I remember having to read the book “Metaphors We Live By” by George Lakoff and Mark Johnson during my Intro to Philosophy class many years ago.Lakoff and Johnson suggest that metaphors are omnipresent in daily life, not just in dialect but also in cognitive belief and functionality.
One minute you thought you were in a business meeting and the next, you thought you were in the presence of Lou Holtz from ESPN College football.
Some of these metaphors we use we might not even realize are originated from sports.
An allegory is a broadened metaphor where a story shows a valued feature of the subject.
A hyperbole can be used to show intense emotion or to make a powerful effect but is not supposed to be taken word for word.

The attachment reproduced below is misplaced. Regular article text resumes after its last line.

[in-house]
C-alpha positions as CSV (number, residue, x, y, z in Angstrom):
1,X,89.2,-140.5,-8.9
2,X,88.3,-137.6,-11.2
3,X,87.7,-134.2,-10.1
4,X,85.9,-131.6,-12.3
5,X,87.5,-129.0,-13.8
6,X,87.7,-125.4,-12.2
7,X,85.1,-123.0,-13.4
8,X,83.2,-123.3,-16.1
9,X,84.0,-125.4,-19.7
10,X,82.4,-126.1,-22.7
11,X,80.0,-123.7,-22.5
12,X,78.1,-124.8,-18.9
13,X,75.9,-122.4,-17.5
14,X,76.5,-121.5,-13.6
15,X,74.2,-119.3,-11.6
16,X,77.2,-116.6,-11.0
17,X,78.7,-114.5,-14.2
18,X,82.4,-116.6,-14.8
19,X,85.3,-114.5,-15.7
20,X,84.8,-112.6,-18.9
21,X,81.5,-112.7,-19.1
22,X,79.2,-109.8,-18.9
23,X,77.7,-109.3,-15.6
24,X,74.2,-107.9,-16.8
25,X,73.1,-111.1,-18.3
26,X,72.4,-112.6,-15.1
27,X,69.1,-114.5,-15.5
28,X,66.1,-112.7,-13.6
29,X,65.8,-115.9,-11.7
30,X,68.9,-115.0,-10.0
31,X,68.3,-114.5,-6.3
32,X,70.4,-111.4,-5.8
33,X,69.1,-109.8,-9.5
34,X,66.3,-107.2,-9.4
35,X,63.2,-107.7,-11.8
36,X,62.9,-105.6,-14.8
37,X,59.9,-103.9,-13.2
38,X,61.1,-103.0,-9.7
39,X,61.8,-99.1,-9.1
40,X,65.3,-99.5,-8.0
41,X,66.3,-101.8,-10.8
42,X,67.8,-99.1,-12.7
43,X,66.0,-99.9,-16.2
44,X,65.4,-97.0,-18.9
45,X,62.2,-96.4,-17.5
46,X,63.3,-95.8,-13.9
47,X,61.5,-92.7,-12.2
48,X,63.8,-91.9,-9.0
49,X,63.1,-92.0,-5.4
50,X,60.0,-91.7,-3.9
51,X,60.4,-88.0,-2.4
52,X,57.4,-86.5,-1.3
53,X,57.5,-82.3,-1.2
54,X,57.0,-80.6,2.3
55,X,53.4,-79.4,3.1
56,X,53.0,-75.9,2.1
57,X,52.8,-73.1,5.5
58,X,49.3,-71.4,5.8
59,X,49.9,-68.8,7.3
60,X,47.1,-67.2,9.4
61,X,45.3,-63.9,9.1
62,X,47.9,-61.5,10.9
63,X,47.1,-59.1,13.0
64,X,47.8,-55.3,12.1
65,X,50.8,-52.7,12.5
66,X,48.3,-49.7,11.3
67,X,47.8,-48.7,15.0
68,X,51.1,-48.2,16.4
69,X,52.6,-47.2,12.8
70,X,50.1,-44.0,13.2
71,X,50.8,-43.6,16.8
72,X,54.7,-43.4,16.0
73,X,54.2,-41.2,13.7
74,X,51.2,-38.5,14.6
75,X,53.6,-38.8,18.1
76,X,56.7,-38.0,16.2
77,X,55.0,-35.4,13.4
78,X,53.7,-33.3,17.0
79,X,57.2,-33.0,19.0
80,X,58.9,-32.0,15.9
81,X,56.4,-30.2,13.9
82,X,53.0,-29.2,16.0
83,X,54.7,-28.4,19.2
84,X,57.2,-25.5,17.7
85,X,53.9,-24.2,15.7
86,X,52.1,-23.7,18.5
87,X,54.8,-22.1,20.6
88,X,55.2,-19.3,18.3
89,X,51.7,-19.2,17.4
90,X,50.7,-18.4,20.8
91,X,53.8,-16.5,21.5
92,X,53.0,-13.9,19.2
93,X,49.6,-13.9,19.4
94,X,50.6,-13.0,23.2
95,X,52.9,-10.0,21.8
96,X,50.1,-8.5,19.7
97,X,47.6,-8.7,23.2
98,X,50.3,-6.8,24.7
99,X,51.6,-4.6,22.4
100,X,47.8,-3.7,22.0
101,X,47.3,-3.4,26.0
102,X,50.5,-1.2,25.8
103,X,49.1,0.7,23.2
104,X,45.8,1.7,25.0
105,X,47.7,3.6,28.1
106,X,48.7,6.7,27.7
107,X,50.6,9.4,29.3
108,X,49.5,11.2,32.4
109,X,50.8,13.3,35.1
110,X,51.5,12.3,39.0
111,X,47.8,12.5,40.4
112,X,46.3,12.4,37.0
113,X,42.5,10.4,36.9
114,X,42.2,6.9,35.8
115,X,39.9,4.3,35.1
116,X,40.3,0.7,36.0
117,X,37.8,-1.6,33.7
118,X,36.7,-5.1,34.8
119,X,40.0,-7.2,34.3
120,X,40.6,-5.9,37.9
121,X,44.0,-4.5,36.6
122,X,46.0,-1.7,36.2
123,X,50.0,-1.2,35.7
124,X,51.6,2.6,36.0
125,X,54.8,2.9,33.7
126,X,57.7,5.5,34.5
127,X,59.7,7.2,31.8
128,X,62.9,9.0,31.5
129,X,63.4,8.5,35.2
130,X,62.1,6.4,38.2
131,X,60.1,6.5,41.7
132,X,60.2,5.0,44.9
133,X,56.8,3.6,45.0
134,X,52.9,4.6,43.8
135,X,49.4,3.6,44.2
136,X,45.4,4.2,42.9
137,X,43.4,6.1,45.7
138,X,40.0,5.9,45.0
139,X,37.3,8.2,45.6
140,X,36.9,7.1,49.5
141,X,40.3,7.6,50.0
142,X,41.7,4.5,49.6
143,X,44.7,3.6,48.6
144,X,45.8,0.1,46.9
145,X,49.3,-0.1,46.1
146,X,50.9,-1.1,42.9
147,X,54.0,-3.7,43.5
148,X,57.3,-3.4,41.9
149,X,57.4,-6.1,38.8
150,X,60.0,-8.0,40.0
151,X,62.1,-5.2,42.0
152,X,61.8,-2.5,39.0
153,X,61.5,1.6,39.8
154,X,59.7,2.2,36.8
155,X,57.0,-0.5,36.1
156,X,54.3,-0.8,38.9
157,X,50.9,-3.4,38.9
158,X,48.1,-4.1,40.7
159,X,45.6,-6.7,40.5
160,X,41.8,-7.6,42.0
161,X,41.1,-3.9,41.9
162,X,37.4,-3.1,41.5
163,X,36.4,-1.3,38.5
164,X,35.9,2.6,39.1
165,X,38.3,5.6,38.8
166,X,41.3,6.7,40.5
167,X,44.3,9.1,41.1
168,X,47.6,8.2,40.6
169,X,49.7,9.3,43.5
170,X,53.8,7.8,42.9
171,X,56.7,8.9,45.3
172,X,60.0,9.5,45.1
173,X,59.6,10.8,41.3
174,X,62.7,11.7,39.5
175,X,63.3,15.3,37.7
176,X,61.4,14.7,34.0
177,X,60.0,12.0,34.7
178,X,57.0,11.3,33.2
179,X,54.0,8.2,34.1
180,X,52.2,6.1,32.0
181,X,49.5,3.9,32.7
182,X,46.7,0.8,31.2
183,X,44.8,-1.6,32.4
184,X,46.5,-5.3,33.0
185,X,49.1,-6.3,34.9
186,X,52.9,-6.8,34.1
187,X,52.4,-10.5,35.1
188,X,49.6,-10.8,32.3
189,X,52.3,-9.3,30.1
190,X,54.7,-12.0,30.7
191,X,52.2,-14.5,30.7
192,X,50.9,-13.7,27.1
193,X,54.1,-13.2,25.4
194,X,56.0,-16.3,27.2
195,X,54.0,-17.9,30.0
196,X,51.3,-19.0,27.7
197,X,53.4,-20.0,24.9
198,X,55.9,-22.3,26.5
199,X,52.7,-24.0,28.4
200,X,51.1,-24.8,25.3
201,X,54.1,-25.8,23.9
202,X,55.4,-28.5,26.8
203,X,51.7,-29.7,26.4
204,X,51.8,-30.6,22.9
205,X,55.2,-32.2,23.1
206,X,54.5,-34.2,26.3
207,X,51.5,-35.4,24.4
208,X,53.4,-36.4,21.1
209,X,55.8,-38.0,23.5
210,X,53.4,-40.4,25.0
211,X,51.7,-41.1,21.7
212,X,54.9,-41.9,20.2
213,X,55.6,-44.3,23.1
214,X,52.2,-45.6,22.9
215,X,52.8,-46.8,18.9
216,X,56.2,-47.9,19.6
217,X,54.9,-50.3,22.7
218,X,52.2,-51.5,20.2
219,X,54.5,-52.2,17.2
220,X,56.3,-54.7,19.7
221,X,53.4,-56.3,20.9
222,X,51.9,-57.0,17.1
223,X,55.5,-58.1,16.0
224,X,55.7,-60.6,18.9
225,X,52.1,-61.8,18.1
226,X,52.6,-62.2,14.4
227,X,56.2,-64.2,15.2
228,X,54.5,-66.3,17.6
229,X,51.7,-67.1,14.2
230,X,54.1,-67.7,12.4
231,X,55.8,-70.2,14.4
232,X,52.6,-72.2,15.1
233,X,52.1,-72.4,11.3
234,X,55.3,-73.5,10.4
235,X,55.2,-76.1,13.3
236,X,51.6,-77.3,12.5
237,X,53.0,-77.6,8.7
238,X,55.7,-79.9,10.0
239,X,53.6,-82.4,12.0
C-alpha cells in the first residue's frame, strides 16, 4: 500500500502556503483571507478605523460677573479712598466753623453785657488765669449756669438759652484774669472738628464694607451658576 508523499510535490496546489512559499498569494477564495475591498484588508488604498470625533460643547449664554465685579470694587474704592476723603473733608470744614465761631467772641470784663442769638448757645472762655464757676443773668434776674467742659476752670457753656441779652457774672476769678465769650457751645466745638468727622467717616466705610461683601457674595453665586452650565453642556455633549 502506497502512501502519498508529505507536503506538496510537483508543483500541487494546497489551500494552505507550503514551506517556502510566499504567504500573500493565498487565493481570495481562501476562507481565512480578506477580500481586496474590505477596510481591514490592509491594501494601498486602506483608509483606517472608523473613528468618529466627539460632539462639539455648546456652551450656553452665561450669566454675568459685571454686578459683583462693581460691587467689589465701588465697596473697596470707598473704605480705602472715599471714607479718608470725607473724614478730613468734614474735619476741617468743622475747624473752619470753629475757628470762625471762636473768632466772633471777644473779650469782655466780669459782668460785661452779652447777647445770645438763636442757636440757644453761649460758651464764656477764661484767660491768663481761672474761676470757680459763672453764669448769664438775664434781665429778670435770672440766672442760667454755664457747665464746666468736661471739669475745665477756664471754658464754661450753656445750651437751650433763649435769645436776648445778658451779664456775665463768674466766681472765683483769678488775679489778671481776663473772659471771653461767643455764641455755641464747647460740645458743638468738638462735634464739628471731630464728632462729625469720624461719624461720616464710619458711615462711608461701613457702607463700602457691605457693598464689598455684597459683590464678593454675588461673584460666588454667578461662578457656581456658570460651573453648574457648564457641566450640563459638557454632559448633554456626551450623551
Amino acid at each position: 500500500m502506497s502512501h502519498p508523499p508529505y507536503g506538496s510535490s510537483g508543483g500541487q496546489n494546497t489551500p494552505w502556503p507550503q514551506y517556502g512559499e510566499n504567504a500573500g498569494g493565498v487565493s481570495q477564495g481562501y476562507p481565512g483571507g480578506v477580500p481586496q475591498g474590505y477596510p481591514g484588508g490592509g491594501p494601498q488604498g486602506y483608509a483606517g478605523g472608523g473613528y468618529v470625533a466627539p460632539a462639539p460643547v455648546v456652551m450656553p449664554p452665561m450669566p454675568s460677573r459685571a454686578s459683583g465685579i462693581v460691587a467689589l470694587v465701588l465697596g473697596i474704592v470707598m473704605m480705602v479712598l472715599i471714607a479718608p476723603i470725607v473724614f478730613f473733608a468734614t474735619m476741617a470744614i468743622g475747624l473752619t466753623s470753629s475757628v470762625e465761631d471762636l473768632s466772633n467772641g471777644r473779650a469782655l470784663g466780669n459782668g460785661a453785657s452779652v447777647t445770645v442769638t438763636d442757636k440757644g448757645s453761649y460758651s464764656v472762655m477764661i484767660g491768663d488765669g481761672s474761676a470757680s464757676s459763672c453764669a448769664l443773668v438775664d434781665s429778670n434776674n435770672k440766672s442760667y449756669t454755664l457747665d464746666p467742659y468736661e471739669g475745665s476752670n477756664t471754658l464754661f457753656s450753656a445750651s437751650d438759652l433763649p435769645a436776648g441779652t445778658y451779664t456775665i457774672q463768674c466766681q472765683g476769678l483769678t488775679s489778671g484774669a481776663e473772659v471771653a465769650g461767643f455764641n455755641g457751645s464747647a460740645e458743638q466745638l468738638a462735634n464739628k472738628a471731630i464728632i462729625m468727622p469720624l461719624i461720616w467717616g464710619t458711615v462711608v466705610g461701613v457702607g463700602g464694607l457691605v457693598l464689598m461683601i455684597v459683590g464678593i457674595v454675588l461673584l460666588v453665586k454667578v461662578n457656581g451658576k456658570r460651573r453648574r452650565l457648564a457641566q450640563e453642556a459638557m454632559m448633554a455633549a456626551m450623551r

These metaphors aren’t just reserved for sports talk but they are increasingly becoming a part of everyday conversation.
Have you ever been a part of a conversation that took on the form of a sports commentator from ESPN?
Lakoff and Johnson call this approach a “conduit metaphor”, meaning someone can place concepts or items into speech or “containers” then transmit them via a “pathway” or “conduit” (like an electrical wire) to the intended audience who grabs the concept or idea from the vessel and creates or adds value to it.
Intercommunication or verbal exchange can be the vessel where ideas and concepts fit into. Lakoff and Johnson offer a few illustrations of every day metaphors we use: “argument is war” and “time is money”.
He can't proceed to First Base until he "hits it off" with someone (finds someone with mutual interest).